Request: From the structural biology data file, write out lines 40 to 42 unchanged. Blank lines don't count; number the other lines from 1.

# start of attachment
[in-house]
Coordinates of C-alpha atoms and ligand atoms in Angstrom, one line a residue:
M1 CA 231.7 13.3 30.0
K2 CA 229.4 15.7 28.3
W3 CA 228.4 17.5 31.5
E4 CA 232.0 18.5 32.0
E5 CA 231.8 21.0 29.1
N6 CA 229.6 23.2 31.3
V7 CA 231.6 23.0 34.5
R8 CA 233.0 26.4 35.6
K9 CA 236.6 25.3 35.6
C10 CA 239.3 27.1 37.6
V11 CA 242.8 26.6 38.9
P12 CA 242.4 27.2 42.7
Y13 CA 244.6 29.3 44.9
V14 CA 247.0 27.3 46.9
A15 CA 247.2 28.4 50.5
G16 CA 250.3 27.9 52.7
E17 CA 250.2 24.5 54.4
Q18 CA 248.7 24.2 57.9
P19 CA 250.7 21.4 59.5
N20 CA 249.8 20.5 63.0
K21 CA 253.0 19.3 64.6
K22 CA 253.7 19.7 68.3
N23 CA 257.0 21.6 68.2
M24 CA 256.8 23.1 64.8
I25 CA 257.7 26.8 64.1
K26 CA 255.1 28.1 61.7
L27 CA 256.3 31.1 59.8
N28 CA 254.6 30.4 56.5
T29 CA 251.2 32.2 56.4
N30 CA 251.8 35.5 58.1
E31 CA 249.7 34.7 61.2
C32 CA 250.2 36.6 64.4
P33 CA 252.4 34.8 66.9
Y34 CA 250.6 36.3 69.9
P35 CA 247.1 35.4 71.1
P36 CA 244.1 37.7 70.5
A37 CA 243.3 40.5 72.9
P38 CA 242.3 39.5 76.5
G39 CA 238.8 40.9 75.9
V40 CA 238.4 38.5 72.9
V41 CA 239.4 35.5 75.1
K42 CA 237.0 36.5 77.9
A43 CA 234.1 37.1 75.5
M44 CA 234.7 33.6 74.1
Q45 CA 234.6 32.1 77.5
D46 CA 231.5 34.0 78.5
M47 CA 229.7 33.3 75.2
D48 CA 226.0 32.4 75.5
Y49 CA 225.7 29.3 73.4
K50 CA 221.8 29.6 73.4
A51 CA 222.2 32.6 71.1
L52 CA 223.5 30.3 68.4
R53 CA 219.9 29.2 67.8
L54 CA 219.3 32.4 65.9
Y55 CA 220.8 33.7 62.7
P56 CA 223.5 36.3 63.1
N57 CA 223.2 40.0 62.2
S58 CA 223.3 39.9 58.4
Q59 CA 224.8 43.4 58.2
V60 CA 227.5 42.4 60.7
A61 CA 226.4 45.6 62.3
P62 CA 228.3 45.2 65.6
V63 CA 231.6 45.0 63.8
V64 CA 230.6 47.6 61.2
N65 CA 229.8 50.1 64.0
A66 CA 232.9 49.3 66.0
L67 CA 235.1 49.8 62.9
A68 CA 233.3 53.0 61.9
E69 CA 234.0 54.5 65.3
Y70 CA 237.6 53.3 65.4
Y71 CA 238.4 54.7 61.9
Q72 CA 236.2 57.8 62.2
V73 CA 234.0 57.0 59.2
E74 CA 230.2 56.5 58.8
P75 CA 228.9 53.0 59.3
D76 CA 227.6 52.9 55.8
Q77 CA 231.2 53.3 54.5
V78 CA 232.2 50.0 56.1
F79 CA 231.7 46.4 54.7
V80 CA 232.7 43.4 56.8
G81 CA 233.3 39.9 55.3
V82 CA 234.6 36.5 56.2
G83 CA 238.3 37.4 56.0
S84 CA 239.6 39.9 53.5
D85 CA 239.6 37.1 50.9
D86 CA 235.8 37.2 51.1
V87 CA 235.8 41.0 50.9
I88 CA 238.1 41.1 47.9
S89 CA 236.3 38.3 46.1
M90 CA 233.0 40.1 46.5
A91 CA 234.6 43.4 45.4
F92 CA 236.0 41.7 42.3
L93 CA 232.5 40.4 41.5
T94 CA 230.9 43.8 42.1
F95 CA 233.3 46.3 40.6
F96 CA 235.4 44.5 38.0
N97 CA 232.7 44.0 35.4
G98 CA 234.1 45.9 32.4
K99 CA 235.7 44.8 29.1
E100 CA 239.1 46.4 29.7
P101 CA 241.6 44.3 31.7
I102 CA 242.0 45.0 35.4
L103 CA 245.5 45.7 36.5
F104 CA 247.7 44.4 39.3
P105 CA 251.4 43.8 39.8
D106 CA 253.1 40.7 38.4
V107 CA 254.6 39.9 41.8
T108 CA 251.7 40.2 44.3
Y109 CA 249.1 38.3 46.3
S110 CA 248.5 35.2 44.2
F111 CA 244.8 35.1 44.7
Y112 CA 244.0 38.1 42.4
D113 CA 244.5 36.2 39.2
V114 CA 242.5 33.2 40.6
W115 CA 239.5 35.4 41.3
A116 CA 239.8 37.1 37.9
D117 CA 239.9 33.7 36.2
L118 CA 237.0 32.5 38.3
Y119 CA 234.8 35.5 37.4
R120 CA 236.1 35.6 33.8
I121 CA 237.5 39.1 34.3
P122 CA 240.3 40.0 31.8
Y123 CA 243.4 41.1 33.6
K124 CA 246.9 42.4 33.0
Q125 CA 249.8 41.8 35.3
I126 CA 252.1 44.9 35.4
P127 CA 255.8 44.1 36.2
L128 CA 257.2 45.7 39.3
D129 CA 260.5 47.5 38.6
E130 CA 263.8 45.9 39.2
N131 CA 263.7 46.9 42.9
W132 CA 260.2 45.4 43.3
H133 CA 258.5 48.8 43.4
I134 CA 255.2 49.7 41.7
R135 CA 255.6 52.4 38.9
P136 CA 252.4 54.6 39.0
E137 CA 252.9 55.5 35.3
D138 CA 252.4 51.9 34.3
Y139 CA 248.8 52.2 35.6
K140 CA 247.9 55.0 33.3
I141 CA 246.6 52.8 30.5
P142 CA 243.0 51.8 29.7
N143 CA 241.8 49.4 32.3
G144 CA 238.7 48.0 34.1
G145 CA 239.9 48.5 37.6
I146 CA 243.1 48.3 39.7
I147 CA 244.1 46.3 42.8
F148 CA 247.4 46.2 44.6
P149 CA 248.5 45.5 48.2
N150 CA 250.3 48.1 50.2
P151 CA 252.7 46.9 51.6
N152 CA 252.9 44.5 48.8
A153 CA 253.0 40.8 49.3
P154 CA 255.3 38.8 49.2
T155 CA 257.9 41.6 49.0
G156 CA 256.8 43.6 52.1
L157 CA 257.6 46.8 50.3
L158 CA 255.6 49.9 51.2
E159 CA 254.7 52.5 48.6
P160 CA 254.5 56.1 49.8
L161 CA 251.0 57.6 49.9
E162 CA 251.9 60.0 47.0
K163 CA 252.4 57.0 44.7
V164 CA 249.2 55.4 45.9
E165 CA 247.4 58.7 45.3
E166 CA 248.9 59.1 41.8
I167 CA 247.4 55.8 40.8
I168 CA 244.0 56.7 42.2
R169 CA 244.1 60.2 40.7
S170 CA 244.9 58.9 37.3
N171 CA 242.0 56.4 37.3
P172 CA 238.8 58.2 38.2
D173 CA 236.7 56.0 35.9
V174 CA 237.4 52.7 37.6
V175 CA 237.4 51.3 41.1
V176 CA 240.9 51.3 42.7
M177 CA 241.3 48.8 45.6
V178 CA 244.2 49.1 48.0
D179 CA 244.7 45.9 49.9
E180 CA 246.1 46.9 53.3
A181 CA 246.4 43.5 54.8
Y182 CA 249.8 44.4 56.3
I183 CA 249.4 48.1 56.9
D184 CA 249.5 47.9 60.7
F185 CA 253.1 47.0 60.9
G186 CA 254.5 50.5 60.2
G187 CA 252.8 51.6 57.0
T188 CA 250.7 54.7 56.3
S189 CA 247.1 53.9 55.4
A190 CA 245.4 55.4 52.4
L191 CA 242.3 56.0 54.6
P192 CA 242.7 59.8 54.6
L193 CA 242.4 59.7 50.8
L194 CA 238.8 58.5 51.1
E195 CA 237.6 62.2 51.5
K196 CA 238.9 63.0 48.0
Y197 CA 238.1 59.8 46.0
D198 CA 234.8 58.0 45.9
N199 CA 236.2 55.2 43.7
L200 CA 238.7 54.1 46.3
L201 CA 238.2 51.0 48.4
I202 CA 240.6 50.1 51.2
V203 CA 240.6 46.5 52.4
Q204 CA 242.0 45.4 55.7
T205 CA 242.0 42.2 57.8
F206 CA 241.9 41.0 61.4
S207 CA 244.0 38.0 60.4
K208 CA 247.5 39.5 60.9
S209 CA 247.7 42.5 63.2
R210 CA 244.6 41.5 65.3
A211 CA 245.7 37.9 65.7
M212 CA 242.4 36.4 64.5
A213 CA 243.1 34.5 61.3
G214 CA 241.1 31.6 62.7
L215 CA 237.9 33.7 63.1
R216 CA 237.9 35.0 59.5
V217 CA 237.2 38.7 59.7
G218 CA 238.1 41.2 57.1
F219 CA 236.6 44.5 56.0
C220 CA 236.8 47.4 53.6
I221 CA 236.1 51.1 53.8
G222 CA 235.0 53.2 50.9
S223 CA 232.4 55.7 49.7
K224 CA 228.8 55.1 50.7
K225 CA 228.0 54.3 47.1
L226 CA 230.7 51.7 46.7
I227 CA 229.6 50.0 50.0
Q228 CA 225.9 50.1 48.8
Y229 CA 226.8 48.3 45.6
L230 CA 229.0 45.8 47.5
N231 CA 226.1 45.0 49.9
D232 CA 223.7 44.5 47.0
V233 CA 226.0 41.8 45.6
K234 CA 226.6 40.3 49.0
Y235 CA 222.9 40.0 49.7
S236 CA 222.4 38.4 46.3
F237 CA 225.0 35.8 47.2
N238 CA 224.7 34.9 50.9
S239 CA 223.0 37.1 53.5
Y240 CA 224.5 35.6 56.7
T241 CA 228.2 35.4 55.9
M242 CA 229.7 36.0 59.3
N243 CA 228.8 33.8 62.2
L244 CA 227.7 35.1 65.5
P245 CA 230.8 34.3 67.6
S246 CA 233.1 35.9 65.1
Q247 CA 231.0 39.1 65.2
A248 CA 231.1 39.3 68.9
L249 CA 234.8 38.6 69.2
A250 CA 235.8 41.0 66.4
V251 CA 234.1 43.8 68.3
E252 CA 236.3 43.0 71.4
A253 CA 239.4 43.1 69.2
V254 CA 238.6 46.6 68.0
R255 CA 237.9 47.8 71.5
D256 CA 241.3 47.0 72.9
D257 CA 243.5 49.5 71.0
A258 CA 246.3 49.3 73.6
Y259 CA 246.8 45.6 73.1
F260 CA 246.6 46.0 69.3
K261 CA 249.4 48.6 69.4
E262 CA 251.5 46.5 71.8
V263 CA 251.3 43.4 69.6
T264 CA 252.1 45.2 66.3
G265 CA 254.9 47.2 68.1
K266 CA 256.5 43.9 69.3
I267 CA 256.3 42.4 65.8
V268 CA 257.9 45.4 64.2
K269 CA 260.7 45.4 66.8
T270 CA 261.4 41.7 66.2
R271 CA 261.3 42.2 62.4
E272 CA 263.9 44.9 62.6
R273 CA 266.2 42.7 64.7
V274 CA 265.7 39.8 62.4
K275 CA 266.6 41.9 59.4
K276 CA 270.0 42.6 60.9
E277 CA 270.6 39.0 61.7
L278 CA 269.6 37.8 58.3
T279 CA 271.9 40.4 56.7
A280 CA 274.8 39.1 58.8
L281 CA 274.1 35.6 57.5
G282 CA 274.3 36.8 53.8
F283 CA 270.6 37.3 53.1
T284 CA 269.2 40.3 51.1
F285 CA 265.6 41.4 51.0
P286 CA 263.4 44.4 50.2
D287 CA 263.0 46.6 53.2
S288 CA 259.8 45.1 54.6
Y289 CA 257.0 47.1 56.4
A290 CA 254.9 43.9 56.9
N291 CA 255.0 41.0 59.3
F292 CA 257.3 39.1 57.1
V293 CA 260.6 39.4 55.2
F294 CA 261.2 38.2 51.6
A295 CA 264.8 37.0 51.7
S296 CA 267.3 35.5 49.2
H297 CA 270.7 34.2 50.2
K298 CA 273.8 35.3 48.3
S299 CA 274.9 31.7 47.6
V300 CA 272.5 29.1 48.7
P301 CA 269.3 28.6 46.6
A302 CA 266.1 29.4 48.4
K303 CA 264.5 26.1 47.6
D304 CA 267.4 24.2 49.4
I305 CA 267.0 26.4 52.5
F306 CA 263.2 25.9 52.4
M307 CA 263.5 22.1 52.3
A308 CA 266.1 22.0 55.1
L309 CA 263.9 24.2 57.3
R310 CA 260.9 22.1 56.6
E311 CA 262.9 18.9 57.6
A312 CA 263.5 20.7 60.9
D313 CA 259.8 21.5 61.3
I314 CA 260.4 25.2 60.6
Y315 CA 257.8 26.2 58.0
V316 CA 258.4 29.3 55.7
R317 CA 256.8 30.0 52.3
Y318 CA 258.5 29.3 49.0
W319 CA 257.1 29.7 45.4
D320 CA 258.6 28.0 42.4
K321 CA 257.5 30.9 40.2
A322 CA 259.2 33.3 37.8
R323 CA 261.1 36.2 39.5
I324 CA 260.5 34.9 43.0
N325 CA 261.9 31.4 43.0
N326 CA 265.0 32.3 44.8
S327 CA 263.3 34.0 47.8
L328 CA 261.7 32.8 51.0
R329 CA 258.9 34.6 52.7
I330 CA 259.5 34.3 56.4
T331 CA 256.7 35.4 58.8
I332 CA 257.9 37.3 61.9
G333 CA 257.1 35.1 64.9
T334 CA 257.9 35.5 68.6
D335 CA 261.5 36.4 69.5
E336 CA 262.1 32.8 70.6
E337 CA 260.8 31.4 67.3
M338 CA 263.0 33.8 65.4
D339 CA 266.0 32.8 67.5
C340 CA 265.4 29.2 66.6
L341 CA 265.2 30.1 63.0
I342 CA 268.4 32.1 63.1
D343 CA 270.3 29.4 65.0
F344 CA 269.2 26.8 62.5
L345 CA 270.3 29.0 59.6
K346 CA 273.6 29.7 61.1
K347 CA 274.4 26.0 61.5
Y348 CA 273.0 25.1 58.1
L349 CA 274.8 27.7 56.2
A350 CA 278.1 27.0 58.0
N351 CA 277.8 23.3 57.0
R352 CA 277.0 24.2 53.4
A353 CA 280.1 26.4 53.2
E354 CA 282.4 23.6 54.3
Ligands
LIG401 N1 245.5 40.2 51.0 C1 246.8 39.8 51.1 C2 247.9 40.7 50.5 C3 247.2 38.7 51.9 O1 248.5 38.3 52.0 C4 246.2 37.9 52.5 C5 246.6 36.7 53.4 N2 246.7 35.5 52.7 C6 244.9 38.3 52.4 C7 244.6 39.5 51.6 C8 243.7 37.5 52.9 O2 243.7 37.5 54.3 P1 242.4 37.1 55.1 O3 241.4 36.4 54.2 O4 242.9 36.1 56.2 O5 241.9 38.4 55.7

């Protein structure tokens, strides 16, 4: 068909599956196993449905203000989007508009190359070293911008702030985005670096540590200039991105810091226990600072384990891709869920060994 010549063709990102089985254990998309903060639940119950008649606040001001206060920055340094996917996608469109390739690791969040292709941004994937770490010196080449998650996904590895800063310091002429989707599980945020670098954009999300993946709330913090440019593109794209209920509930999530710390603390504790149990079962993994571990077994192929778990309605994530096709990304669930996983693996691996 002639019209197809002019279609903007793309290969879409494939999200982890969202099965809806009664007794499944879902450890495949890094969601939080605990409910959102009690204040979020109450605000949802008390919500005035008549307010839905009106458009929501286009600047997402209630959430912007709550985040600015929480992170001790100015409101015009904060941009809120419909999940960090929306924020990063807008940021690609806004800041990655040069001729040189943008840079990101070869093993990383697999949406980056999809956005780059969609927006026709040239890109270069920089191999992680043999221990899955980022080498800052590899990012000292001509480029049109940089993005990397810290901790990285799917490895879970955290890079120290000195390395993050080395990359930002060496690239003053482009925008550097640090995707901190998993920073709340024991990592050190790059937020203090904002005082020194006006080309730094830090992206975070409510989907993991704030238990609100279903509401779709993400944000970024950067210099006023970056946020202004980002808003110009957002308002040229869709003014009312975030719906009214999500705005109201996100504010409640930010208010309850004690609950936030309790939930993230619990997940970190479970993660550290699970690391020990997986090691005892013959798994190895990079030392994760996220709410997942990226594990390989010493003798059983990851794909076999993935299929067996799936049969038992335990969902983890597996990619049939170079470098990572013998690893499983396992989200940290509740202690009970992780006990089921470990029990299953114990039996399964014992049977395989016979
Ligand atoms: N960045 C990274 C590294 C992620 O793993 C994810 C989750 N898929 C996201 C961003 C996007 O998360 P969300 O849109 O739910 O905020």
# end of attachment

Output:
P38 CA 242.3 39.5 76.5
G39 CA 238.8 40.9 75.9
V40 CA 238.4 38.5 72.9